Westfield planning board made a decision, holds on another

The outdoor lighting is seen to be reflecting off another neighboring house at night. (Photo from Heidi Leonard/The Westfield News)
The outdoor lighting is seen to be reflecting off another neighboring house at night. (Photo from Heidi Leonard/The Westfield News)

WESTFIELD, Mass. (The Westfield News) – The city’s planning board determined the fate of one special permit last night, but another still hangs in the balance.

The Agway property expansion at 323 Lockhouse Road and the contentious Roots Athletic Complex at 181 Root Road were among the topics. The planning board OKed the special permit on Lockhouse Road, allowing for the expansion of the Agway property but they once again met a stalemate on a decision regarding Roots.

Prior to their Dec. 20 meeting the board already voted to shut down the outdoor portion of the Roots complex following complaints of lighting, noise and traffic near the site that were made by frustrated neighbors and city officials.

The planning board made that vote after they determined that it was not meeting the requirements of the special permit that was submitted to the board, but debated and initially voted on allowing partial operation of the indoor portion of the facility during their last meeting on Dec. 20, pending a confirmation from the city building inspector that the building is safe to be occupied.

The vote was cancelled by planning board chairperson Philip McEwan however, after debate over language in the special permit caused uncertainty about how many votes were needed. The language said “the planning board may, by an affirmative vote of at least five members,” allow the use or partial use of the building. The board voted four in favor of allowing the indoor portion to operate barring building inspector OK, while two voted against. After the vote, McEwan cancelled it and moved the discussion and revote to Jan. 3.

Then, last night the board discussed the matter once more. The board mentioned concerns regarding the safety of the building, as well as the conspicuous absence of all Roots representatives at the meeting.

“I want this done to the specific standards to keep these children safe,” board member Jane Magarian, said. “They couldn’t give me answers on what actually constituted what needed to be finished.”

McEwan and others though, felt that the board’s responsibility is not to oversee the safety aspects of the construction. Instead, this duty falls to the building inspector, who would be allowed to inspect the building if the board voted in favor of this.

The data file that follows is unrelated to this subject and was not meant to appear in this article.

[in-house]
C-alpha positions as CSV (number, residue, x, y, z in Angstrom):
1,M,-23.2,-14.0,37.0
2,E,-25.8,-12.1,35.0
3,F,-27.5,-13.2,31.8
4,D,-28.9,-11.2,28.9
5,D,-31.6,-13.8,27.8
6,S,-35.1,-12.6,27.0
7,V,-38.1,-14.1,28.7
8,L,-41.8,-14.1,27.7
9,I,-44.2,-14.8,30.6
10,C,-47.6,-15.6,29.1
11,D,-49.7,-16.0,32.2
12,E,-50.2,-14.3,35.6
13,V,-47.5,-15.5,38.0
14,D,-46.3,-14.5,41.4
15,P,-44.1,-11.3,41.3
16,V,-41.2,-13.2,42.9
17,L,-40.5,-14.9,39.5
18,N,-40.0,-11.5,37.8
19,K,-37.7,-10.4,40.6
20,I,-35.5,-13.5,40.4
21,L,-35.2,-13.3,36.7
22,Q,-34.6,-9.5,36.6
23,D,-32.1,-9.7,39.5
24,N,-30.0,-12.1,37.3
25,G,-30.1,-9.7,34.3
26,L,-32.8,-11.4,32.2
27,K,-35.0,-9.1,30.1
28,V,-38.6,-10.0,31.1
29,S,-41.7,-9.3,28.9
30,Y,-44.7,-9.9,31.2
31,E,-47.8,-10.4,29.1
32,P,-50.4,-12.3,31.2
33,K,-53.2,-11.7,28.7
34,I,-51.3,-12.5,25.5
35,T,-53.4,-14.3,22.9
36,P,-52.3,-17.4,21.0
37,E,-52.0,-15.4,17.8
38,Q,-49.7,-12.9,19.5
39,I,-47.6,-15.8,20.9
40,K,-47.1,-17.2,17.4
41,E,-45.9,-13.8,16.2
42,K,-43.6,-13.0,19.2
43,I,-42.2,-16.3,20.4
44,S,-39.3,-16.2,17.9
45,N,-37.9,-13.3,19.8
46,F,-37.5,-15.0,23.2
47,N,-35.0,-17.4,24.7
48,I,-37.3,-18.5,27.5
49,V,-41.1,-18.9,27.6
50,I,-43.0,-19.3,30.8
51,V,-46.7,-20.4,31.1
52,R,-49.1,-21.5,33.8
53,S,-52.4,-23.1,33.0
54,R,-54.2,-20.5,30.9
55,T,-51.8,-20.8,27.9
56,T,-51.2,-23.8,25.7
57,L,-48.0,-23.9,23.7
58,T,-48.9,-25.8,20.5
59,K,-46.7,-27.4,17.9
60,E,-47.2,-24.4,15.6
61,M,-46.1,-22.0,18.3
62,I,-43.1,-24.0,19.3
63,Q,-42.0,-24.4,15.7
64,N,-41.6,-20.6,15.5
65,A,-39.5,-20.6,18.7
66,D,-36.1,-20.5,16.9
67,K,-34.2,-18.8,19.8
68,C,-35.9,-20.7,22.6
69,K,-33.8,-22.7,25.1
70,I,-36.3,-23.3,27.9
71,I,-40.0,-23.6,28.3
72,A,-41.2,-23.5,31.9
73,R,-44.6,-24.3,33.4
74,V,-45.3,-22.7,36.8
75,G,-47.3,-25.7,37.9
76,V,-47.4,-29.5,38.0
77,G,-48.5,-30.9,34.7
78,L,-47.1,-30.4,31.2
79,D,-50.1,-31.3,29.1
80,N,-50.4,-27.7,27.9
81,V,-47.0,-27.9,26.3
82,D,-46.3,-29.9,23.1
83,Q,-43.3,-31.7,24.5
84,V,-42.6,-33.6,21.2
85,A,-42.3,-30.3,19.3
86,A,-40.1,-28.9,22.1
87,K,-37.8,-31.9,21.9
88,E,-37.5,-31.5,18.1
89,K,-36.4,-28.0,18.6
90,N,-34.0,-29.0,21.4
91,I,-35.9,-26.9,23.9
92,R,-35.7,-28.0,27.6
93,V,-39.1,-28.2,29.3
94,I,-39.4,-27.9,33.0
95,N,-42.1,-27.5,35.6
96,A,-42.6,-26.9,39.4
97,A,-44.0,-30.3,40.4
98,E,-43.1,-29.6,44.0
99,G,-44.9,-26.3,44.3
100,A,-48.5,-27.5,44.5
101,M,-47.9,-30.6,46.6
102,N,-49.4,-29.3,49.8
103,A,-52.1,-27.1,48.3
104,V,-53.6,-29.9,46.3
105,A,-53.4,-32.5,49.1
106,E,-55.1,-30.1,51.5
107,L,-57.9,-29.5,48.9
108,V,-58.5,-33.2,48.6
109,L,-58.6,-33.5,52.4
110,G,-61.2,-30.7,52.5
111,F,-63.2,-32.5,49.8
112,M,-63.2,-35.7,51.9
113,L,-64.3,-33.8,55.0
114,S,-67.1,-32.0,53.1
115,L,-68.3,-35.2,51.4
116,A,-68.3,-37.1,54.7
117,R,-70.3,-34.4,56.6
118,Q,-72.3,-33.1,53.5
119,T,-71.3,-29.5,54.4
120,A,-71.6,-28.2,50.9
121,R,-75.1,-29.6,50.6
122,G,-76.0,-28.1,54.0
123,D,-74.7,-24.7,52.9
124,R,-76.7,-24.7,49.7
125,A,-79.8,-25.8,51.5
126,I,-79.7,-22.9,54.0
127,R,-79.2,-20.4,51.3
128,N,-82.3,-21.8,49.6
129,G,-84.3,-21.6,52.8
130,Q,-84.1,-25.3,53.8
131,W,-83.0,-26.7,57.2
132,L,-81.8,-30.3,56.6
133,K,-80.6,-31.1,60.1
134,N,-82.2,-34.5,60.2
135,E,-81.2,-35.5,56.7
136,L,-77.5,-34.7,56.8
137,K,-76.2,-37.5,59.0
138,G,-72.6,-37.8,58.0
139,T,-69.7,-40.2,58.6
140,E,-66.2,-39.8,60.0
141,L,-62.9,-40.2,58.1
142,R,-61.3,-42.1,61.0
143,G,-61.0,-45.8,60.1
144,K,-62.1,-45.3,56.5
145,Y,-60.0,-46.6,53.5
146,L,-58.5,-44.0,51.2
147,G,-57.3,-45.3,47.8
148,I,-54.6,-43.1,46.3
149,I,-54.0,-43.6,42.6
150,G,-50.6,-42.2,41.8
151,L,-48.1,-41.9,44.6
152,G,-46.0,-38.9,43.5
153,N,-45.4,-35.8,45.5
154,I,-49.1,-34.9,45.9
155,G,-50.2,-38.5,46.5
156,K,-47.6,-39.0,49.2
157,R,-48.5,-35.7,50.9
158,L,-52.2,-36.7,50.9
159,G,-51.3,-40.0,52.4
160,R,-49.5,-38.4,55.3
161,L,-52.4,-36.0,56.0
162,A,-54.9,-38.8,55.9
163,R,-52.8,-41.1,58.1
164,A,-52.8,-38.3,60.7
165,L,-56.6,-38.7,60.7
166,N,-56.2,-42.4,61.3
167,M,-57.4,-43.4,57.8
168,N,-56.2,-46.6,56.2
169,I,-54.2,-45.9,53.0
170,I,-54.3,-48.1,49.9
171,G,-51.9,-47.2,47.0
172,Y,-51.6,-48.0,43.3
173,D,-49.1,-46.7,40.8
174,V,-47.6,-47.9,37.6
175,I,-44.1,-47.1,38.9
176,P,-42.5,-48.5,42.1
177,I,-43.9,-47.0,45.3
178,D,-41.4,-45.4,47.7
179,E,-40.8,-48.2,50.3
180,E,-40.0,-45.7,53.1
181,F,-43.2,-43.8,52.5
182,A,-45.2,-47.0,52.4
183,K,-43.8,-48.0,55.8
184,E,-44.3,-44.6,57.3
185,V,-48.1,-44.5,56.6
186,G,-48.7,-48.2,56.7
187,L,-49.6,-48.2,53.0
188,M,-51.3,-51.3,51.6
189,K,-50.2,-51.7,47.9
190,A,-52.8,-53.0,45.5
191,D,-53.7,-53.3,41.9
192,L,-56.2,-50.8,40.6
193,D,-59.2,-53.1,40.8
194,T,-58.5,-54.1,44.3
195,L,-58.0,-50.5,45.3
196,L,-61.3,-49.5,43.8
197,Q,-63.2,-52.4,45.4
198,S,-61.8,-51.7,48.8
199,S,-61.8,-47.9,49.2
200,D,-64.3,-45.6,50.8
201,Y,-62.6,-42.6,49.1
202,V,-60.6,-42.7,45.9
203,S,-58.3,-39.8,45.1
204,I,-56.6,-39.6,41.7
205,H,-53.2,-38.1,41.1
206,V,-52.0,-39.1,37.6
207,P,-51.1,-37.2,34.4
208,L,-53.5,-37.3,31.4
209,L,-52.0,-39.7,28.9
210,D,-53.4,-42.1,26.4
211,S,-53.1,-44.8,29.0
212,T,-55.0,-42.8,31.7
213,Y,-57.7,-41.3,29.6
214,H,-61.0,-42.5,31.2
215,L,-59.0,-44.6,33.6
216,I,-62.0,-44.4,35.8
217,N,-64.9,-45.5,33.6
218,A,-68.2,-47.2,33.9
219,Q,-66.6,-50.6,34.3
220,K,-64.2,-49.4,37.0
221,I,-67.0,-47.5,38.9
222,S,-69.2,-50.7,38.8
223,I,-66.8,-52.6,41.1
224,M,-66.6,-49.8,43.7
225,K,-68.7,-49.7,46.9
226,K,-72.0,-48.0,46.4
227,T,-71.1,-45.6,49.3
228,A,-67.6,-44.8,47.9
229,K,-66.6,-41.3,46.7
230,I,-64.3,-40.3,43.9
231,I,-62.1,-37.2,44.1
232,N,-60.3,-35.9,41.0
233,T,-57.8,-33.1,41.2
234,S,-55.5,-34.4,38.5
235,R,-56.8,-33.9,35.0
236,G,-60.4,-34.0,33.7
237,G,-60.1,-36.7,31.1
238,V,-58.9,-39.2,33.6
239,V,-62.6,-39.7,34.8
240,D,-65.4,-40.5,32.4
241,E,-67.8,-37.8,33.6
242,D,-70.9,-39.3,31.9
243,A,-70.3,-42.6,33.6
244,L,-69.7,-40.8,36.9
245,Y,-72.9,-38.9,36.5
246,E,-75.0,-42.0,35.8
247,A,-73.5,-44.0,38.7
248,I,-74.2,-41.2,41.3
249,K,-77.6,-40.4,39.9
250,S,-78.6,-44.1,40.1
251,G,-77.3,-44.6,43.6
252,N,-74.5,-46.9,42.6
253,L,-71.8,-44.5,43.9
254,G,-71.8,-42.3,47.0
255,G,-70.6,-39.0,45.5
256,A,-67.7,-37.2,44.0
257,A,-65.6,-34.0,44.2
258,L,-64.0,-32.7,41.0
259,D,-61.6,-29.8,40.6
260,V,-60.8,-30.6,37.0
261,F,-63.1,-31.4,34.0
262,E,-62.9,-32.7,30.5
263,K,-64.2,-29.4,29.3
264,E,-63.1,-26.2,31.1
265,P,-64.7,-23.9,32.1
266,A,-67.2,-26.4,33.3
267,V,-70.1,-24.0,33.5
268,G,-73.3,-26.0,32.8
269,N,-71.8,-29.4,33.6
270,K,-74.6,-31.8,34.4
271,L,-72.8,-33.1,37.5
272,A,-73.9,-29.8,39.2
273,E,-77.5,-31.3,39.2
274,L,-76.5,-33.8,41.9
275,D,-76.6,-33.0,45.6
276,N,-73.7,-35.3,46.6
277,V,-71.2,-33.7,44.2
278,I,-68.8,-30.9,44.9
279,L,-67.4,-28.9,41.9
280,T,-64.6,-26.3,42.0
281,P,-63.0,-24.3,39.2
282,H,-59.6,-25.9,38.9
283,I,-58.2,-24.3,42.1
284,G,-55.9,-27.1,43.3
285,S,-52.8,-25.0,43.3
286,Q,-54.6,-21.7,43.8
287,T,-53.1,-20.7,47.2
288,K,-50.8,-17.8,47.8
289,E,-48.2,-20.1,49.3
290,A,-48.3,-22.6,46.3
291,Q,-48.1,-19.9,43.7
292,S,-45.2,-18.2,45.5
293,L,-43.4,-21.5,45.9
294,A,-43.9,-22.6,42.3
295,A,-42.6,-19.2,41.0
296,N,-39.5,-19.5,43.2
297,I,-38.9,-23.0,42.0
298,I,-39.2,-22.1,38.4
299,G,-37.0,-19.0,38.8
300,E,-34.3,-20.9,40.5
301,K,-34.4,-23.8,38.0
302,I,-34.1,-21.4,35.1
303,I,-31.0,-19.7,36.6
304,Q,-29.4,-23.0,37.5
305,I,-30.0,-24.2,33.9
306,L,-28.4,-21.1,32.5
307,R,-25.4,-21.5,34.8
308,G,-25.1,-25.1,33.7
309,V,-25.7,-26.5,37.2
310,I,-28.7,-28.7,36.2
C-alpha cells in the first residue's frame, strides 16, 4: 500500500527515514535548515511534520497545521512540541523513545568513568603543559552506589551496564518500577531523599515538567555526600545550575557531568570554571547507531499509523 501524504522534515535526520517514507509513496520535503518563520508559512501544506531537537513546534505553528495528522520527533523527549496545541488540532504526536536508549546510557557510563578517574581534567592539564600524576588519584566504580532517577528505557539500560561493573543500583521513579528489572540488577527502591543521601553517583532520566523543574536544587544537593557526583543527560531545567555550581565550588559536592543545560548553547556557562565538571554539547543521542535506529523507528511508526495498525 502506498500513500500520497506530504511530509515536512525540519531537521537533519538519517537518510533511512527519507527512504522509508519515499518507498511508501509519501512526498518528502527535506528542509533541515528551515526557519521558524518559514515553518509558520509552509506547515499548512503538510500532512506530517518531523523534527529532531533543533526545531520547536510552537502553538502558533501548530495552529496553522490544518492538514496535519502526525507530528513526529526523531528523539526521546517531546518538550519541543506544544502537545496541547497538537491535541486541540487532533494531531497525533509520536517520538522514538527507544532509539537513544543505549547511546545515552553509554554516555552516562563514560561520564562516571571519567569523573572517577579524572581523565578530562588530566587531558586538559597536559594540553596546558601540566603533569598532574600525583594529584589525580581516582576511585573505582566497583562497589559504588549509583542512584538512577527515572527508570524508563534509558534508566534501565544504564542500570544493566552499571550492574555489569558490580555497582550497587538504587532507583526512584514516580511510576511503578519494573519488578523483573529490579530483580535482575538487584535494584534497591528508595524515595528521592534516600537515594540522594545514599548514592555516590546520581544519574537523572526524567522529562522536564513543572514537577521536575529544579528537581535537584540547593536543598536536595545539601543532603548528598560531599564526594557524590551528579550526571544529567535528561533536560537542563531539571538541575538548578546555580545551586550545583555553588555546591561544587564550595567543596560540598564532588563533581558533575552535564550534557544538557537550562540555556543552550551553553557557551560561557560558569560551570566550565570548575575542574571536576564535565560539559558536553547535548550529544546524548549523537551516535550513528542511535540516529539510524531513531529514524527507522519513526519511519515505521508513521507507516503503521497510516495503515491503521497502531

“From state building code, chapter 1, ‘temporary occupancy’—‘The building official is authorized to issue a temporary certificate of occupancy prior to completion with or without planning board’s consent,” McEwan said. “I feel we are overstepping our bounds.”

First assistant city solicitor Shanna Reed concurred with McEwan.

“I think the board needs to be careful about getting into the building inspection aspect of it and focus on the site plan aspect of it,” Reed said.

After about a half-hour of discussion, the board decided that a decision would not be made and voted to table it until their next meeting.

In a simpler decision, the board voted to approve a special permit to allow the expansion of the Agway building at 323 Lockhouse Road. The expansion is reported to be about 200,000 feet, and it will be used to increase the amount of indoor storage that the facility can provide for their various products, as well as increase access to freight and deliveries.

The hearing is another one that was continued to the Jan. 3 meeting, this time due to waiting on the conservation commission’s approval on the site, which was received.

“There are a number of outer buildings, two or three of the buildings will be removed,” Rob Levesque of Levesque and Associates, said at the first hearing Dec. 20. Levesque and Associates are the engineering firm overseeing the expansion.

“A lot of what they store now is outside and they want to bring it inside. A majority of items will be stored inside other than trailers,” Levesque said.

During the Dec. 20 meeting, city advancement officer Joe Mitchell endorsed the project and asked for the planning board to approve it.

“We will have this business here for another 15 years, and that means they will keep 60 employees here. That’s 60 good paying jobs staying here in Westfield,” Mitchell said.

“What you see before you and the work that has been done is a significant investment in our community,” he added.

Mitchell also said that the site is currently a major distribution point for large amounts of birdseed through the country and this project would help continue and improve that.

The board had concerns about what would be stored on the property though, particularly what forms of fertilizer. Certain fertilizers have been and continue to be studied by the Environmental Protection Agency due to the possibility that they may be unsafe in certain scenarios.

Levesque was unable to specify what sort of fertilizers would be stored on site, but did note that the products at the facility would be those that you may find at most home and garden stores, rather than industrial-style products. He also added that “nothing noxious that would be of concern” would be stored at the facility.

City planner Jay Vinskey added that the traffic is not expected to increase in the area, since there wouldn’t be a copious amount of new truck deliveries. Levesque added that the property is also already on a truck route with nearby industrial lots, as well.

The board voted to unanimously approve the special permit.

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